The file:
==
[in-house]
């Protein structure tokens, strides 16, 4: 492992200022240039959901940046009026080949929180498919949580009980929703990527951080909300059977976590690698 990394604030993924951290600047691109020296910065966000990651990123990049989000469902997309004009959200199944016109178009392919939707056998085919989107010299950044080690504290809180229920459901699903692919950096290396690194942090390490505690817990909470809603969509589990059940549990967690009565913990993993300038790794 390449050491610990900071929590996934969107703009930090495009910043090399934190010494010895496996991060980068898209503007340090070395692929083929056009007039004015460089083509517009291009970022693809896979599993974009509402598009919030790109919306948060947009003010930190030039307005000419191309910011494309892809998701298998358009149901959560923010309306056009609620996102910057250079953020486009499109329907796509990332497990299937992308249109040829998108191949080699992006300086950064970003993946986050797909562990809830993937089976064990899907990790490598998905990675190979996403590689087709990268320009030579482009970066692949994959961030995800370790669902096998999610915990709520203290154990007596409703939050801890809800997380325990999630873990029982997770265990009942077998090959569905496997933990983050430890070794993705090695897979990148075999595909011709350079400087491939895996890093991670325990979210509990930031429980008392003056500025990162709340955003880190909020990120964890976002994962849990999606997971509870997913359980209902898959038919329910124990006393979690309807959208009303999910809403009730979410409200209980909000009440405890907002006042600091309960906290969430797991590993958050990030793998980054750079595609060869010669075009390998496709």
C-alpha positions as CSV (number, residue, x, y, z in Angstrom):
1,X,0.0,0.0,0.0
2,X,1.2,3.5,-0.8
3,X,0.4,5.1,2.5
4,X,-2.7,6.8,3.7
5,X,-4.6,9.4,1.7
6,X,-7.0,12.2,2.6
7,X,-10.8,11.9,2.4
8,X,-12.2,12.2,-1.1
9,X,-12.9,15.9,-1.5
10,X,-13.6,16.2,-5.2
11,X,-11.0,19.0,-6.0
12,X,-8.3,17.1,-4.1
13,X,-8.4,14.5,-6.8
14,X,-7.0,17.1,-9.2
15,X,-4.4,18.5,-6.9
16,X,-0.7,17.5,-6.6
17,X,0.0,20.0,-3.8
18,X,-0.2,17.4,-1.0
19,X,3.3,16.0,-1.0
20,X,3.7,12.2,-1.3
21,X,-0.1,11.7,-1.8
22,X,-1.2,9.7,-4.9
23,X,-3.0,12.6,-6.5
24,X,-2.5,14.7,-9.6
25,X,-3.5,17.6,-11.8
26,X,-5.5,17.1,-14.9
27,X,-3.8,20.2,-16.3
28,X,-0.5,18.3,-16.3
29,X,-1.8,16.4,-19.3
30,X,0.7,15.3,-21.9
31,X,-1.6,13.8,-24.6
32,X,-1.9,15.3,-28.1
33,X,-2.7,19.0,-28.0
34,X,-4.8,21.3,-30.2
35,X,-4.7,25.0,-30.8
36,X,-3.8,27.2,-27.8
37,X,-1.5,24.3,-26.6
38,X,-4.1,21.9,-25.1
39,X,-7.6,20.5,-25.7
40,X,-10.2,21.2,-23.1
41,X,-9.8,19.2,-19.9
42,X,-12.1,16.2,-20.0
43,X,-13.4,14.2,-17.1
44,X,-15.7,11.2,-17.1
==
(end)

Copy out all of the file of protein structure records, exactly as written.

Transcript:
[in-house]
């Protein structure tokens, strides 16, 4: 492992200022240039959901940046009026080949929180498919949580009980929703990527951080909300059977976590690698 990394604030993924951290600047691109020296910065966000990651990123990049989000469902997309004009959200199944016109178009392919939707056998085919989107010299950044080690504290809180229920459901699903692919950096290396690194942090390490505690817990909470809603969509589990059940549990967690009565913990993993300038790794 390449050491610990900071929590996934969107703009930090495009910043090399934190010494010895496996991060980068898209503007340090070395692929083929056009007039004015460089083509517009291009970022693809896979599993974009509402598009919030790109919306948060947009003010930190030039307005000419191309910011494309892809998701298998358009149901959560923010309306056009609620996102910057250079953020486009499109329907796509990332497990299937992308249109040829998108191949080699992006300086950064970003993946986050797909562990809830993937089976064990899907990790490598998905990675190979996403590689087709990268320009030579482009970066692949994959961030995800370790669902096998999610915990709520203290154990007596409703939050801890809800997380325990999630873990029982997770265990009942077998090959569905496997933990983050430890070794993705090695897979990148075999595909011709350079400087491939895996890093991670325990979210509990930031429980008392003056500025990162709340955003880190909020990120964890976002994962849990999606997971509870997913359980209902898959038919329910124990006393979690309807959208009303999910809403009730979410409200209980909000009440405890907002006042600091309960906290969430797991590993958050990030793998980054750079595609060869010669075009390998496709």
C-alpha positions as CSV (number, residue, x, y, z in Angstrom):
1,X,0.0,0.0,0.0
2,X,1.2,3.5,-0.8
3,X,0.4,5.1,2.5
4,X,-2.7,6.8,3.7
5,X,-4.6,9.4,1.7
6,X,-7.0,12.2,2.6
7,X,-10.8,11.9,2.4
8,X,-12.2,12.2,-1.1
9,X,-12.9,15.9,-1.5
10,X,-13.6,16.2,-5.2
11,X,-11.0,19.0,-6.0
12,X,-8.3,17.1,-4.1
13,X,-8.4,14.5,-6.8
14,X,-7.0,17.1,-9.2
15,X,-4.4,18.5,-6.9
16,X,-0.7,17.5,-6.6
17,X,0.0,20.0,-3.8
18,X,-0.2,17.4,-1.0
19,X,3.3,16.0,-1.0
20,X,3.7,12.2,-1.3
21,X,-0.1,11.7,-1.8
22,X,-1.2,9.7,-4.9
23,X,-3.0,12.6,-6.5
24,X,-2.5,14.7,-9.6
25,X,-3.5,17.6,-11.8
26,X,-5.5,17.1,-14.9
27,X,-3.8,20.2,-16.3
28,X,-0.5,18.3,-16.3
29,X,-1.8,16.4,-19.3
30,X,0.7,15.3,-21.9
31,X,-1.6,13.8,-24.6
32,X,-1.9,15.3,-28.1
33,X,-2.7,19.0,-28.0
34,X,-4.8,21.3,-30.2
35,X,-4.7,25.0,-30.8
36,X,-3.8,27.2,-27.8
37,X,-1.5,24.3,-26.6
38,X,-4.1,21.9,-25.1
39,X,-7.6,20.5,-25.7
40,X,-10.2,21.2,-23.1
41,X,-9.8,19.2,-19.9
42,X,-12.1,16.2,-20.0
43,X,-13.4,14.2,-17.1
44,X,-15.7,11.2,-17.1